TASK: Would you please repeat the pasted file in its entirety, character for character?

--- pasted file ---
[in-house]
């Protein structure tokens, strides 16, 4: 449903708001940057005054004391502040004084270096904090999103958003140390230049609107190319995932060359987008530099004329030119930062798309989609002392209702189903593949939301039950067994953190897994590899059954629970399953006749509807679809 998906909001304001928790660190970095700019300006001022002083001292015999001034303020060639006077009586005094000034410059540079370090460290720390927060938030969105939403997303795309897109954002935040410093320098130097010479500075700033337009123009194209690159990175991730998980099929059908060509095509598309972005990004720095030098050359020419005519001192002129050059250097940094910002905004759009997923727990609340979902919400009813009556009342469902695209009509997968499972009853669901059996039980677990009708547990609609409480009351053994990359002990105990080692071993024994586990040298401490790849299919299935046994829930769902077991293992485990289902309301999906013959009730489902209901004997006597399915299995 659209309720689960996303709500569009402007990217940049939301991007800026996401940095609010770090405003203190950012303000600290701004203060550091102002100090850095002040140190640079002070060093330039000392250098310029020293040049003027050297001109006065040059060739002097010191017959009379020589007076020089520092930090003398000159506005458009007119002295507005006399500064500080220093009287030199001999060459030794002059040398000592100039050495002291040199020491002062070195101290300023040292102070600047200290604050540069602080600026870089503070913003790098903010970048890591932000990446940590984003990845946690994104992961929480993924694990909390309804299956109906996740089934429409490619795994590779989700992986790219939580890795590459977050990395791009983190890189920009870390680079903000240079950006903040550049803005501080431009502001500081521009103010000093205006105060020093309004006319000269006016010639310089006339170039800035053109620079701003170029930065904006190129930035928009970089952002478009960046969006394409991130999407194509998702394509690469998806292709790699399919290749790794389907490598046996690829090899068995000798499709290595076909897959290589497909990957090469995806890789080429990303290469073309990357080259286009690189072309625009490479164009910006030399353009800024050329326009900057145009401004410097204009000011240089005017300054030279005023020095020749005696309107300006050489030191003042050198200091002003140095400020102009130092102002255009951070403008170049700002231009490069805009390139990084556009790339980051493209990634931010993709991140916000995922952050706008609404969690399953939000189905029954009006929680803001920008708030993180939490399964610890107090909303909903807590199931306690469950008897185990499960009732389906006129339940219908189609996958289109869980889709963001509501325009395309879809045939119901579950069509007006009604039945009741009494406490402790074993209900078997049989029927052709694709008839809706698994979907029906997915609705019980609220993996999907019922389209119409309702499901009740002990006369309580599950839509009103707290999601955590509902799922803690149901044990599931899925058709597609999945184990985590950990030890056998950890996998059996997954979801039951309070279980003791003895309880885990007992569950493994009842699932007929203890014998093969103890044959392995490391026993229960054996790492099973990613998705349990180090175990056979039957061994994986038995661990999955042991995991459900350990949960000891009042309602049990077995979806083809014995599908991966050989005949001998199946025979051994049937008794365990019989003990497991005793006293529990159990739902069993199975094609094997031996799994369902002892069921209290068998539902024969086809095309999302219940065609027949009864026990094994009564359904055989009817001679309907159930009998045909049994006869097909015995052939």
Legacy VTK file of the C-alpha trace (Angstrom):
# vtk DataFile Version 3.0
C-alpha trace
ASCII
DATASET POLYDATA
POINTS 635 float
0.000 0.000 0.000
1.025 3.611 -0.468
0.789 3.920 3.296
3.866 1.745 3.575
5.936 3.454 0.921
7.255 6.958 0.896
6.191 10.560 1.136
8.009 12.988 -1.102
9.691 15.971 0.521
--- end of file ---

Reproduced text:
[in-house]
């Protein structure tokens, strides 16, 4: 449903708001940057005054004391502040004084270096904090999103958003140390230049609107190319995932060359987008530099004329030119930062798309989609002392209702189903593949939301039950067994953190897994590899059954629970399953006749509807679809 998906909001304001928790660190970095700019300006001022002083001292015999001034303020060639006077009586005094000034410059540079370090460290720390927060938030969105939403997303795309897109954002935040410093320098130097010479500075700033337009123009194209690159990175991730998980099929059908060509095509598309972005990004720095030098050359020419005519001192002129050059250097940094910002905004759009997923727990609340979902919400009813009556009342469902695209009509997968499972009853669901059996039980677990009708547990609609409480009351053994990359002990105990080692071993024994586990040298401490790849299919299935046994829930769902077991293992485990289902309301999906013959009730489902209901004997006597399915299995 659209309720689960996303709500569009402007990217940049939301991007800026996401940095609010770090405003203190950012303000600290701004203060550091102002100090850095002040140190640079002070060093330039000392250098310029020293040049003027050297001109006065040059060739002097010191017959009379020589007076020089520092930090003398000159506005458009007119002295507005006399500064500080220093009287030199001999060459030794002059040398000592100039050495002291040199020491002062070195101290300023040292102070600047200290604050540069602080600026870089503070913003790098903010970048890591932000990446940590984003990845946690994104992961929480993924694990909390309804299956109906996740089934429409490619795994590779989700992986790219939580890795590459977050990395791009983190890189920009870390680079903000240079950006903040550049803005501080431009502001500081521009103010000093205006105060020093309004006319000269006016010639310089006339170039800035053109620079701003170029930065904006190129930035928009970089952002478009960046969006394409991130999407194509998702394509690469998806292709790699399919290749790794389907490598046996690829090899068995000798499709290595076909897959290589497909990957090469995806890789080429990303290469073309990357080259286009690189072309625009490479164009910006030399353009800024050329326009900057145009401004410097204009000011240089005017300054030279005023020095020749005696309107300006050489030191003042050198200091002003140095400020102009130092102002255009951070403008170049700002231009490069805009390139990084556009790339980051493209990634931010993709991140916000995922952050706008609404969690399953939000189905029954009006929680803001920008708030993180939490399964610890107090909303909903807590199931306690469950008897185990499960009732389906006129339940219908189609996958289109869980889709963001509501325009395309879809045939119901579950069509007006009604039945009741009494406490402790074993209900078997049989029927052709694709008839809706698994979907029906997915609705019980609220993996999907019922389209119409309702499901009740002990006369309580599950839509009103707290999601955590509902799922803690149901044990599931899925058709597609999945184990985590950990030890056998950890996998059996997954979801039951309070279980003791003895309880885990007992569950493994009842699932007929203890014998093969103890044959392995490391026993229960054996790492099973990613998705349990180090175990056979039957061994994986038995661990999955042991995991459900350990949960000891009042309602049990077995979806083809014995599908991966050989005949001998199946025979051994049937008794365990019989003990497991005793006293529990159990739902069993199975094609094997031996799994369902002892069921209290068998539902024969086809095309999302219940065609027949009864026990094994009564359904055989009817001679309907159930009998045909049994006869097909015995052939």
Legacy VTK file of the C-alpha trace (Angstrom):
# vtk DataFile Version 3.0
C-alpha trace
ASCII
DATASET POLYDATA
POINTS 635 float
0.000 0.000 0.000
1.025 3.611 -0.468
0.789 3.920 3.296
3.866 1.745 3.575
5.936 3.454 0.921
7.255 6.958 0.896
6.191 10.560 1.136
8.009 12.988 -1.102
9.691 15.971 0.521